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Moss Basics

Martha Stewart Living Television

Moss, that velvety green carpet that grows in moist, shady spots, is a much-revered element of Japanese gardens. Lesser known is that moss can be used as a garden-design element with just a little bit of knowledge about its cultivation.

Garden Uses
Moss can create a visual anchor beneath a stone, statue, or plant, and it can provide contours and dimension to a garden. Evergreen and extremely hardy, moss can thrive in widely varied climates.

A benefit of landscaping with moss is that it makes maximum use of water in minimum time. With plenty of watering, you can encourage it to grow much faster than it normally might in nature.

Types of Moss
There are many different genera and species of moss, with a wide spectrum of color, foliage patterns, and growth habits. A lush carpet of fern moss, named so because its foliage resembles tiny fern fronds, grows on rotting wood or stone. The moss is kept well-groomed with electric leaf blowers (to remove leaves and twigs) and by hand (for stones and other small debris).

Feeding Moss
Moss, once established, should be fed about three times a year. Use a mixture of buttermilk and water (one quart of buttermilk for every two gallons water) to completely saturate the moss.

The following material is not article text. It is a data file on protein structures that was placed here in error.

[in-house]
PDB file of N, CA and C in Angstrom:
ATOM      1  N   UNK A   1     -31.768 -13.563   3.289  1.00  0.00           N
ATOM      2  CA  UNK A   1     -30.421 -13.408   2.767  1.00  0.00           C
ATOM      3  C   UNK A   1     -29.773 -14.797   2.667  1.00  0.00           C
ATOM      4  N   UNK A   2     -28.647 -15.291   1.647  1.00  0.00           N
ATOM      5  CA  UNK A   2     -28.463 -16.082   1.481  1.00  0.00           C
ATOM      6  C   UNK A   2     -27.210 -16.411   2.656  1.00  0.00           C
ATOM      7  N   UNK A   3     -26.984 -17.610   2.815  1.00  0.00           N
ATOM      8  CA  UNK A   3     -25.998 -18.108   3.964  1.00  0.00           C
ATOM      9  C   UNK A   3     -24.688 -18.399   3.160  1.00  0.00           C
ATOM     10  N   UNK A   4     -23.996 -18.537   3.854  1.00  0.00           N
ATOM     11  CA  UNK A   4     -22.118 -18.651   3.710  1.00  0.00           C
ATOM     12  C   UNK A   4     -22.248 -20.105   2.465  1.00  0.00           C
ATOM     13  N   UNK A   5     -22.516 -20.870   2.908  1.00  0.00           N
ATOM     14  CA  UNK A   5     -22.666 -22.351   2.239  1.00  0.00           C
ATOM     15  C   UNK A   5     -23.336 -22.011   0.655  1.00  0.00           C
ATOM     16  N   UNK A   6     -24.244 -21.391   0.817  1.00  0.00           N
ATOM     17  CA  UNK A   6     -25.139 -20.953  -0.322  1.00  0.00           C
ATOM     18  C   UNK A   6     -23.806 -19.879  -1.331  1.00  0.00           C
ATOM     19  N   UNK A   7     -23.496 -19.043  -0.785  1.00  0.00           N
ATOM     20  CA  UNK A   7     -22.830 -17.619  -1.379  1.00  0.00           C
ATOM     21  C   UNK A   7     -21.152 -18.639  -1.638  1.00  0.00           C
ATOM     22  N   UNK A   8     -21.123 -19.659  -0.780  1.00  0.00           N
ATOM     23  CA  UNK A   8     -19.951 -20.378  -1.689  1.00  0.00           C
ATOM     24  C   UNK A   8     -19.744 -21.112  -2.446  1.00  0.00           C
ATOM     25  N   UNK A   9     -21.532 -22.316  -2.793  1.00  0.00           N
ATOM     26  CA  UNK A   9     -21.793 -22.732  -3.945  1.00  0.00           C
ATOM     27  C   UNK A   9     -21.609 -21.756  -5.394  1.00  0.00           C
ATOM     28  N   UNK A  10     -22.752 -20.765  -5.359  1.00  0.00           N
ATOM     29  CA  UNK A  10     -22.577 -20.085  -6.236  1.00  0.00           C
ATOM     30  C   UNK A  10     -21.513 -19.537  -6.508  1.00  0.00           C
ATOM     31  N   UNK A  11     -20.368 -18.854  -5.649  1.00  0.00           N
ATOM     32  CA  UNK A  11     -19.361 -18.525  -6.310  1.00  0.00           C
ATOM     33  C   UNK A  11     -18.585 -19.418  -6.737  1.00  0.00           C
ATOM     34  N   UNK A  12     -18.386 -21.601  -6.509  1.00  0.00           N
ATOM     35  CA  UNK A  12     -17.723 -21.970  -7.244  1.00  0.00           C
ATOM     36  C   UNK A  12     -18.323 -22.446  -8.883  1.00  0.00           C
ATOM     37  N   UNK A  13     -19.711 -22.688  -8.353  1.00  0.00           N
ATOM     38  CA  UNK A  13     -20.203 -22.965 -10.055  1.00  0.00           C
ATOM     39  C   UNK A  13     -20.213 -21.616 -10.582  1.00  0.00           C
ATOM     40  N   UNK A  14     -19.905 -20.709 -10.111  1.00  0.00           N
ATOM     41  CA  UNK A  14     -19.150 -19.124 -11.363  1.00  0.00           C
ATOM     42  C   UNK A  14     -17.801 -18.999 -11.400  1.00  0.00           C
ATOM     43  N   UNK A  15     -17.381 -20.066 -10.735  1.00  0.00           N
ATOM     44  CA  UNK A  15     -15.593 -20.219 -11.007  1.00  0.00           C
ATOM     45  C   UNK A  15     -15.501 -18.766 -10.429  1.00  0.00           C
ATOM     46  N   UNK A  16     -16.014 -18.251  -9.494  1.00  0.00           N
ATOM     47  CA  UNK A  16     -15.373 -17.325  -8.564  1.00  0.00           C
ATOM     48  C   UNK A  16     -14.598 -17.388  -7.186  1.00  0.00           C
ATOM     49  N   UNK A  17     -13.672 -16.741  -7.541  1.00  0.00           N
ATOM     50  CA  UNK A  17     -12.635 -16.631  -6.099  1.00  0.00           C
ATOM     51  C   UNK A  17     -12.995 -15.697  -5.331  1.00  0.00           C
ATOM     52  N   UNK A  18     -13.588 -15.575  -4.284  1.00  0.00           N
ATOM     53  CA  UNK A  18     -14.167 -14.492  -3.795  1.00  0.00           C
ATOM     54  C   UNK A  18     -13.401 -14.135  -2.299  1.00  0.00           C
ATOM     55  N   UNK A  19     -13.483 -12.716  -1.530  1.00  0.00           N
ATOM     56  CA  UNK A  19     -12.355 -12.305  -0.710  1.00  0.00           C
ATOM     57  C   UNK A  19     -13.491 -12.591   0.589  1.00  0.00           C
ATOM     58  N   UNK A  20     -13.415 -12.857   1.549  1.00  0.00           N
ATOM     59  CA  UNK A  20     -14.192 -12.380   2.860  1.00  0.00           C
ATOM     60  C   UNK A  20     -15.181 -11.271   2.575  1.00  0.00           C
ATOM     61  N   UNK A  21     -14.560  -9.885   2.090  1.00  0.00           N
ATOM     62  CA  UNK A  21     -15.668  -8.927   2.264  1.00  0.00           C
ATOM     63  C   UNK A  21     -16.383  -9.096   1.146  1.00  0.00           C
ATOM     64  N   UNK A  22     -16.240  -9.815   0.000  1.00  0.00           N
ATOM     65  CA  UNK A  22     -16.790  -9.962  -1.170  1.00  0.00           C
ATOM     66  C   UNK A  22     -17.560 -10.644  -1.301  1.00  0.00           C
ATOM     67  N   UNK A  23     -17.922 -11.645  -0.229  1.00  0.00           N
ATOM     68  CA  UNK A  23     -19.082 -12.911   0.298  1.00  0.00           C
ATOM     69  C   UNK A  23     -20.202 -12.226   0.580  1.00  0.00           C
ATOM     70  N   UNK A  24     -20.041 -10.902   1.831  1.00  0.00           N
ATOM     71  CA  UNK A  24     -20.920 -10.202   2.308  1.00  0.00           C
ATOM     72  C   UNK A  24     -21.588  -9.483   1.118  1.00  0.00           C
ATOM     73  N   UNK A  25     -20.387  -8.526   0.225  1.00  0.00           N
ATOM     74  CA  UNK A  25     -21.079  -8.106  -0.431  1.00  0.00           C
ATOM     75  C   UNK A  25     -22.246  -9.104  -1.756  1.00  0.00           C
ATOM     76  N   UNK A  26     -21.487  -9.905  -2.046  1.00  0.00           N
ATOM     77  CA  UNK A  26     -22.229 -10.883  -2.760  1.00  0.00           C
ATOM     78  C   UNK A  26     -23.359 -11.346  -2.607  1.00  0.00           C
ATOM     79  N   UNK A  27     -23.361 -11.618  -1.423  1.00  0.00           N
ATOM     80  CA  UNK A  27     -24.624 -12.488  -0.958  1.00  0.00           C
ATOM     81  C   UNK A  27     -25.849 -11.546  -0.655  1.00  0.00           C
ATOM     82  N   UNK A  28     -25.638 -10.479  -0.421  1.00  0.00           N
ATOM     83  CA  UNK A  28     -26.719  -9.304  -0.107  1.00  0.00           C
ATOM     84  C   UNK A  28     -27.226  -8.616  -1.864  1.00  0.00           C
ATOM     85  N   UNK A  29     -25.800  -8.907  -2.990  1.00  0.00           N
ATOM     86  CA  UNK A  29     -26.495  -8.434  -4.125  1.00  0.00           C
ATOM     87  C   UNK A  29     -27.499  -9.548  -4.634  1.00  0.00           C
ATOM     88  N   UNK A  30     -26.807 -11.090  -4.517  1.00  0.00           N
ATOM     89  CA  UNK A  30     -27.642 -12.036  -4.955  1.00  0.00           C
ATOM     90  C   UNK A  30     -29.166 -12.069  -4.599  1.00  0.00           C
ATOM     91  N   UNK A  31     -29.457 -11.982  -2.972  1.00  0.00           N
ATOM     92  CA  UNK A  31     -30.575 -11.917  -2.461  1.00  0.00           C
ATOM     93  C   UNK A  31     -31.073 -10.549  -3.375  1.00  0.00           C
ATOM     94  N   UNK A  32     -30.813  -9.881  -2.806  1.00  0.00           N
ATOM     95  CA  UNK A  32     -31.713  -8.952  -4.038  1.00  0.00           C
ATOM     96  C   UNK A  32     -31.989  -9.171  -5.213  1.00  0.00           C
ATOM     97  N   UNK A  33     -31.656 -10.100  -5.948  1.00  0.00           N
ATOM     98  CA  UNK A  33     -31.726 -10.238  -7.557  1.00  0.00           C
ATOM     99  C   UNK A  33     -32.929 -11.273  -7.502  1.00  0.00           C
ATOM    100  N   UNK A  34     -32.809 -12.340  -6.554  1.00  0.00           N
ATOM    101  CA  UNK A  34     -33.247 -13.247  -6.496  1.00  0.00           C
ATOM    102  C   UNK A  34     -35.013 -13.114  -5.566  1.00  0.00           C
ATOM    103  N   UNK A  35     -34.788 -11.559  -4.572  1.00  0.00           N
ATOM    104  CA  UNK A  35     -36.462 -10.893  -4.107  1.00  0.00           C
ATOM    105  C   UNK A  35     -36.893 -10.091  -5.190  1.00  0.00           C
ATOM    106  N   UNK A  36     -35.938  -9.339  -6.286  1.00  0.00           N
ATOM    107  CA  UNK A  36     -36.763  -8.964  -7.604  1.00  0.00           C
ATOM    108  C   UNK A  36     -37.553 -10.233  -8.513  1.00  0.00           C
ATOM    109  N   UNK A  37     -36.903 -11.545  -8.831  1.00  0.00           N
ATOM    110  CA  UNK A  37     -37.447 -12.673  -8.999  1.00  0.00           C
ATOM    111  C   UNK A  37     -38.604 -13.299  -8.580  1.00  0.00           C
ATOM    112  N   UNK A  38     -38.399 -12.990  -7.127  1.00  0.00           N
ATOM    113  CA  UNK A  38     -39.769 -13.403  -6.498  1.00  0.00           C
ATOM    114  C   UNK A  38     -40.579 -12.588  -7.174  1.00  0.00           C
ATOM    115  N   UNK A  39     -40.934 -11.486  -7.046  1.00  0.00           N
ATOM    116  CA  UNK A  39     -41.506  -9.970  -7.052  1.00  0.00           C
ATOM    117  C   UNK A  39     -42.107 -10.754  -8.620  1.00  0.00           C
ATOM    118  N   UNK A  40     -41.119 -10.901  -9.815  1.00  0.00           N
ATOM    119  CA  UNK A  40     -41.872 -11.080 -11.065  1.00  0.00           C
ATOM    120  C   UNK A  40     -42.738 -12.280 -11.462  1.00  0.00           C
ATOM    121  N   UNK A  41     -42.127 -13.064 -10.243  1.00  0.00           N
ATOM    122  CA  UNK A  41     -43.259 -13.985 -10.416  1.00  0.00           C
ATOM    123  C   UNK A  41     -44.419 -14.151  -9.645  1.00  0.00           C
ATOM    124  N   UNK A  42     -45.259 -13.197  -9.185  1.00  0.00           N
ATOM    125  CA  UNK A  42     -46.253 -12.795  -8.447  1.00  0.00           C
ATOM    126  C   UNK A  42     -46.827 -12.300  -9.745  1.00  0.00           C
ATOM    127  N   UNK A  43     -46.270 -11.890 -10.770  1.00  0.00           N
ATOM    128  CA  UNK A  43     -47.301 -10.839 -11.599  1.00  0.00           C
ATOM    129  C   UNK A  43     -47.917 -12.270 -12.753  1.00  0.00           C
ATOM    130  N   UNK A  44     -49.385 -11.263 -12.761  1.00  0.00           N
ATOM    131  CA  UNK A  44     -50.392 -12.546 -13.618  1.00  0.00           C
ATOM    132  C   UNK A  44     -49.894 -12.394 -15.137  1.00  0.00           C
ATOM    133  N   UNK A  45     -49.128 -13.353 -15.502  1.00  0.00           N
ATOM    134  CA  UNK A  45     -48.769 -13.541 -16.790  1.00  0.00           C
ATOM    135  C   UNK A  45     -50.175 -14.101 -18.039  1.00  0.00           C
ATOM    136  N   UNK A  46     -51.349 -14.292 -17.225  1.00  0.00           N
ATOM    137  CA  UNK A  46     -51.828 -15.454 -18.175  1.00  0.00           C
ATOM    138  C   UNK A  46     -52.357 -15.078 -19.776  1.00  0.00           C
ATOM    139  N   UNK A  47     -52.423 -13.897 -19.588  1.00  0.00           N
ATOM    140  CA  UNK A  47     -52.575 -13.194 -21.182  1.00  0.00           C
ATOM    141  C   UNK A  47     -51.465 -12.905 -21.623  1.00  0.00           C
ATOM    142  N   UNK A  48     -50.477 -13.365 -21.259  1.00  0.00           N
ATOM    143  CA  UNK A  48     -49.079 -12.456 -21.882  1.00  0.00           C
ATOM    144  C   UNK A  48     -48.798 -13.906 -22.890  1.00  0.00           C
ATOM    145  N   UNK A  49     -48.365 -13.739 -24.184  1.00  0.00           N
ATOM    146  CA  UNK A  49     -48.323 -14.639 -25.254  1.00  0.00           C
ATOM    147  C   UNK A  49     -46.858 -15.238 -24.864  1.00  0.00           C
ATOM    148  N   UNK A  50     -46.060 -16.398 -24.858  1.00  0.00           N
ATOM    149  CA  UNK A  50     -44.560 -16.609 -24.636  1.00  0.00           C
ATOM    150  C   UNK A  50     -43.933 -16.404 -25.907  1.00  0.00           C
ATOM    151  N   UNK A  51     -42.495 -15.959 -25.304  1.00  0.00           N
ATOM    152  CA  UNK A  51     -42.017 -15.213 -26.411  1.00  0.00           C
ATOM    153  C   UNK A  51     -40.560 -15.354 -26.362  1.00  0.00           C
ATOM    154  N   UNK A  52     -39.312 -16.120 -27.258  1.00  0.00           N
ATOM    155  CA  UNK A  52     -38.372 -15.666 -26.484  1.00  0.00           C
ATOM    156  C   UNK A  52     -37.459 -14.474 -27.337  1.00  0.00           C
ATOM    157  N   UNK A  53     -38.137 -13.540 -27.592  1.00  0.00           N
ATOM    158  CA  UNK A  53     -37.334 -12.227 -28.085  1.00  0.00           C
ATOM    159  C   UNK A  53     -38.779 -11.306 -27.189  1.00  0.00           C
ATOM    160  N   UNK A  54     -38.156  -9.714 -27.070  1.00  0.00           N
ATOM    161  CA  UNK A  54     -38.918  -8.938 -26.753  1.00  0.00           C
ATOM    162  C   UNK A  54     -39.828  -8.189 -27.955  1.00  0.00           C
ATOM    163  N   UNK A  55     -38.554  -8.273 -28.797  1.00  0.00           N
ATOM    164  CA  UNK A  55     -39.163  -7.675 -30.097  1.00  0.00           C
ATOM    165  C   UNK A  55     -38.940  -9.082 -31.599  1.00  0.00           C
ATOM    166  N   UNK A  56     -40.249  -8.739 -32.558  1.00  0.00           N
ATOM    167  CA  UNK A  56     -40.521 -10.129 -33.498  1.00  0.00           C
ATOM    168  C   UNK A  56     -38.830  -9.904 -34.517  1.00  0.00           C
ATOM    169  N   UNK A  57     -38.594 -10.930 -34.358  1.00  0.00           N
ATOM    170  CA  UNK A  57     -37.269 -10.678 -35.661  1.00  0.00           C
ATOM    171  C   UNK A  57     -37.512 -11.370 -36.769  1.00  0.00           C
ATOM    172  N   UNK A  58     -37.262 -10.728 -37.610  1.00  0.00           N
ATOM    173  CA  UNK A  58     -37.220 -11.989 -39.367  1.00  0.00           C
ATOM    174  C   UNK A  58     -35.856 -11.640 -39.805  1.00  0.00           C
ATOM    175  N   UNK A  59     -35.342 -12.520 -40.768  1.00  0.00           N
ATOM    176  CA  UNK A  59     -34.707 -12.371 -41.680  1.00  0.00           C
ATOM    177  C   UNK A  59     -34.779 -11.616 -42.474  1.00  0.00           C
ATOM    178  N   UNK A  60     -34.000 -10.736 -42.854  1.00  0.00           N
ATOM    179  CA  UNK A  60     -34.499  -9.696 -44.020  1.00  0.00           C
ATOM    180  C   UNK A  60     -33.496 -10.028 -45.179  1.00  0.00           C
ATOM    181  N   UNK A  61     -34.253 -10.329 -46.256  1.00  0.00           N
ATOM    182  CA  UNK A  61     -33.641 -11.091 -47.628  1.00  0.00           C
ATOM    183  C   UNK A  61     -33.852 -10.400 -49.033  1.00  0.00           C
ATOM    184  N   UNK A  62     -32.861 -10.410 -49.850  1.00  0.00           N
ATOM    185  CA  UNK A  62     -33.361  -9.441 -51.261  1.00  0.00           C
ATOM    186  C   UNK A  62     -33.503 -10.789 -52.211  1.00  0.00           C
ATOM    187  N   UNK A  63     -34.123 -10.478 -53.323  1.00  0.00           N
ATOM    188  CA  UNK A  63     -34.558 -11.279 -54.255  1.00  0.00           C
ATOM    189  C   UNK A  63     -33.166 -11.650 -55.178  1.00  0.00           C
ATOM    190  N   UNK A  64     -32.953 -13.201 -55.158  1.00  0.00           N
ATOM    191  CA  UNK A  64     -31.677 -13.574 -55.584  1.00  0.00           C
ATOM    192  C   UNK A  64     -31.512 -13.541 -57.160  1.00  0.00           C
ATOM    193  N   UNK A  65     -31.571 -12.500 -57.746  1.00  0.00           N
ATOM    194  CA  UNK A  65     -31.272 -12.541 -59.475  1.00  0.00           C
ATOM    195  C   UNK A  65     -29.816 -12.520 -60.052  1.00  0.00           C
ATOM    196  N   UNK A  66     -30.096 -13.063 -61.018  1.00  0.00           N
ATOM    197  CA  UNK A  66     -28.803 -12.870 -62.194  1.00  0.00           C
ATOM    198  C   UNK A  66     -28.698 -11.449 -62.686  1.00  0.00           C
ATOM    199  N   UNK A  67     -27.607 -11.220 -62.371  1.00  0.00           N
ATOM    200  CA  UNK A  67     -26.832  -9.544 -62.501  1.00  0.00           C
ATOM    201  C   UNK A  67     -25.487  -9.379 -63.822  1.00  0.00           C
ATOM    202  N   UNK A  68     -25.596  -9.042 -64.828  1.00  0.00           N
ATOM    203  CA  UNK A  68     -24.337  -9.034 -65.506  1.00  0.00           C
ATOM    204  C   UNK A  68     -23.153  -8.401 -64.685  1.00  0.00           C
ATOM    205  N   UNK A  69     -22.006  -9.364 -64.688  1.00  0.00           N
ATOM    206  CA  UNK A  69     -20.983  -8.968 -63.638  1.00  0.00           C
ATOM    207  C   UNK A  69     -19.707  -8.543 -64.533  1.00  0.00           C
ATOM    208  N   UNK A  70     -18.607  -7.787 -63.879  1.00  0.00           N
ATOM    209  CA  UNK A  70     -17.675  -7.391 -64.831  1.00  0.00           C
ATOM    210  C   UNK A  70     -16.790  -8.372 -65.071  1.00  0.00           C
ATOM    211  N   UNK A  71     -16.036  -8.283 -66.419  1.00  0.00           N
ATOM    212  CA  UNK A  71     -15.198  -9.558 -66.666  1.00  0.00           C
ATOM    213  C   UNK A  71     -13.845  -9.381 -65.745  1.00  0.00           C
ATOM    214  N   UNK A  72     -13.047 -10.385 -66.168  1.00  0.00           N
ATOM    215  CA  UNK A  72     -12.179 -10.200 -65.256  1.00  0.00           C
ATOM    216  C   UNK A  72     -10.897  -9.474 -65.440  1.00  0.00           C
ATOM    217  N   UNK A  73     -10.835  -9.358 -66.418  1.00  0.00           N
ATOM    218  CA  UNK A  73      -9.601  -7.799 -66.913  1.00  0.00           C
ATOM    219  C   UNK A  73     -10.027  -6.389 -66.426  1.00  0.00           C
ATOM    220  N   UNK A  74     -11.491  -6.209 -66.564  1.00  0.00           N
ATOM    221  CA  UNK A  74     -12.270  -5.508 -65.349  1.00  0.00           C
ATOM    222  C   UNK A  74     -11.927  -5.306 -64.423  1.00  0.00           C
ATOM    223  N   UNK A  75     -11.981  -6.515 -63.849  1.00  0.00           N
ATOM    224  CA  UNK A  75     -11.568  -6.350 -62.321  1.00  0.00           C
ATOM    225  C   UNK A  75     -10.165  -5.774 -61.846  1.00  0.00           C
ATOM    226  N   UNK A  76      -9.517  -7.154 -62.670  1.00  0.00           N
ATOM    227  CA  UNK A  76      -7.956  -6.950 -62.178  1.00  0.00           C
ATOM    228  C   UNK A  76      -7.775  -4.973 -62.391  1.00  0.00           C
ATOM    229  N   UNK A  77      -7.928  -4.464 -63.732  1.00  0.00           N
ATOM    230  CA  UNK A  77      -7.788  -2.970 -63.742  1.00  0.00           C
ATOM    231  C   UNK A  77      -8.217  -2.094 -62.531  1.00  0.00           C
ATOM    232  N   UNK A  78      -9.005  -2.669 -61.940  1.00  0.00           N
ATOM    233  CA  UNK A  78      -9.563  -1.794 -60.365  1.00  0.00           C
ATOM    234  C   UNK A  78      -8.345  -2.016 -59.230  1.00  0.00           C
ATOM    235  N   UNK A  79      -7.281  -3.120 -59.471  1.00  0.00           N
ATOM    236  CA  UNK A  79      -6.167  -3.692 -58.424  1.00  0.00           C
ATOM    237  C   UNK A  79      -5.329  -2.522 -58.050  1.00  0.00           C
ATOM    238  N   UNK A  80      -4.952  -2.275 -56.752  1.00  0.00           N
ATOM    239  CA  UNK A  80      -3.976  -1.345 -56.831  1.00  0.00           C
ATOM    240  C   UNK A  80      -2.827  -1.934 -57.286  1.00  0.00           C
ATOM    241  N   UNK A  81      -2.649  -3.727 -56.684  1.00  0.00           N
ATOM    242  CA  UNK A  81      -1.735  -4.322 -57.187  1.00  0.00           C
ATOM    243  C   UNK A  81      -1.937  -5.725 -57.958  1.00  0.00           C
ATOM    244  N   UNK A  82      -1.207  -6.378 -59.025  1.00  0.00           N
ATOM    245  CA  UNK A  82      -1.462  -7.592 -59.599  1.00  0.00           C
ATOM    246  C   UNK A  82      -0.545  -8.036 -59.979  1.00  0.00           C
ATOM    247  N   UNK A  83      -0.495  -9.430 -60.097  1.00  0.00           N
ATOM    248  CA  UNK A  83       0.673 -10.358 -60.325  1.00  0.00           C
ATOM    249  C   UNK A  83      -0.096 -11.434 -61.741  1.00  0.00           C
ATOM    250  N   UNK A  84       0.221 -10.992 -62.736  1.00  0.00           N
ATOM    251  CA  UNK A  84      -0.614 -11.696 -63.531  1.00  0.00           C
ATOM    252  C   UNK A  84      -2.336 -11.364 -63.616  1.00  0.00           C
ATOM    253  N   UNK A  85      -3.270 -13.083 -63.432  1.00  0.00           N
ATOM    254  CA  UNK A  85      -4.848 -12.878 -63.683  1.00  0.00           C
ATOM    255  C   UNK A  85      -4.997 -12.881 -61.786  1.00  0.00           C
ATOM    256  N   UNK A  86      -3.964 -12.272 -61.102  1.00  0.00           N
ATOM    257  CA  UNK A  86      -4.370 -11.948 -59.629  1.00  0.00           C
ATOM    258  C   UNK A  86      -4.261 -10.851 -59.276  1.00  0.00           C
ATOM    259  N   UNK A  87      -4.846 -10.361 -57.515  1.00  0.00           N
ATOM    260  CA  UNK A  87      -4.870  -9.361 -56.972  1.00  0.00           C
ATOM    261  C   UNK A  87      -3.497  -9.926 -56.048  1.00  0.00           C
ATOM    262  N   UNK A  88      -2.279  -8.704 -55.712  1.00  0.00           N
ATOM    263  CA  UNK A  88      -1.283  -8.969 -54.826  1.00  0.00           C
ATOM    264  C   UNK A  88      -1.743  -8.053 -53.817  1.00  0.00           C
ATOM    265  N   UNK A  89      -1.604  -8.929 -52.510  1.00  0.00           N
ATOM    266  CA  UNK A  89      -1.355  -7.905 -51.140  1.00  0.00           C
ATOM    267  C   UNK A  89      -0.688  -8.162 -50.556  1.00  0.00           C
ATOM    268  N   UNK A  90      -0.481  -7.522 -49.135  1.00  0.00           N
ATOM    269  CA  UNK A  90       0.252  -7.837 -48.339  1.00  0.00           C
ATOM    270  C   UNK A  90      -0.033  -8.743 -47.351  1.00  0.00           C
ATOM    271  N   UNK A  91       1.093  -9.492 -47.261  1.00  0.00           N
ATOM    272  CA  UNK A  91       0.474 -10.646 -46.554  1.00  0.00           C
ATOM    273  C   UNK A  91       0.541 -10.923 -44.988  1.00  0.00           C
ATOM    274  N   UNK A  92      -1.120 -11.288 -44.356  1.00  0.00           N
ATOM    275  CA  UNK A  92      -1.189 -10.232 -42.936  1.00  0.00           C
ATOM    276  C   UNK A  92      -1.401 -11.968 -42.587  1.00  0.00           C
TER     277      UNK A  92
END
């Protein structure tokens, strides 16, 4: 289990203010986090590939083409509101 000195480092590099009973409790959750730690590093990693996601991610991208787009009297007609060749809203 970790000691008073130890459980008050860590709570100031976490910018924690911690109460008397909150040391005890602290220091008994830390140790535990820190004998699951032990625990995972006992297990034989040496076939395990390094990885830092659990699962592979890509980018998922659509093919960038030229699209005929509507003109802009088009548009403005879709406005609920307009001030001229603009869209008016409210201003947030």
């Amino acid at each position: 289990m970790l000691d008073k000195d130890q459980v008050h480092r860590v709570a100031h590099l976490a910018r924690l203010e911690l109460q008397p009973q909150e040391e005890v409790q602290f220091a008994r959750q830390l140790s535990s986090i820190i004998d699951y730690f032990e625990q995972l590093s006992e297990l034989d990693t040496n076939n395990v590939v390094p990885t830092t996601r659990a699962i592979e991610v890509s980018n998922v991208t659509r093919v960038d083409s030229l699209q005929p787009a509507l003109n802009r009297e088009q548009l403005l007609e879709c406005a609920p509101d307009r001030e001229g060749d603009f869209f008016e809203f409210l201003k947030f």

Transplanting Moss
Moss can be transplanted quite easily. Some varieties (such as fern moss) can be scraped up in large pieces and relocated, much like sod. The moss should be well-moistened and pushed firmly into the soil in the desired location.

Other mosses (such as cushion moss) will break apart when transplanting; these pieces can be broken into small bits and added to the buttermilk mixture and poured over stones or soil, where they will quickly take root.

In a garden or wooded area where moss is present, keeping a rock or stone statue moist is often enough to encourage moss growth -- the spores in the air will be able to find a home in the damp crevices.

Obtaining Moss
Unfortunately, moss is not a common nursery plant in the United States like it is in Japan, so it can be difficult to come by commercially. To obtain moss, Martha recommends inquiring about land that is going to be developed, and asking permission to collect moss from the land before construction begins. You can also purchase moss from Moss Acres.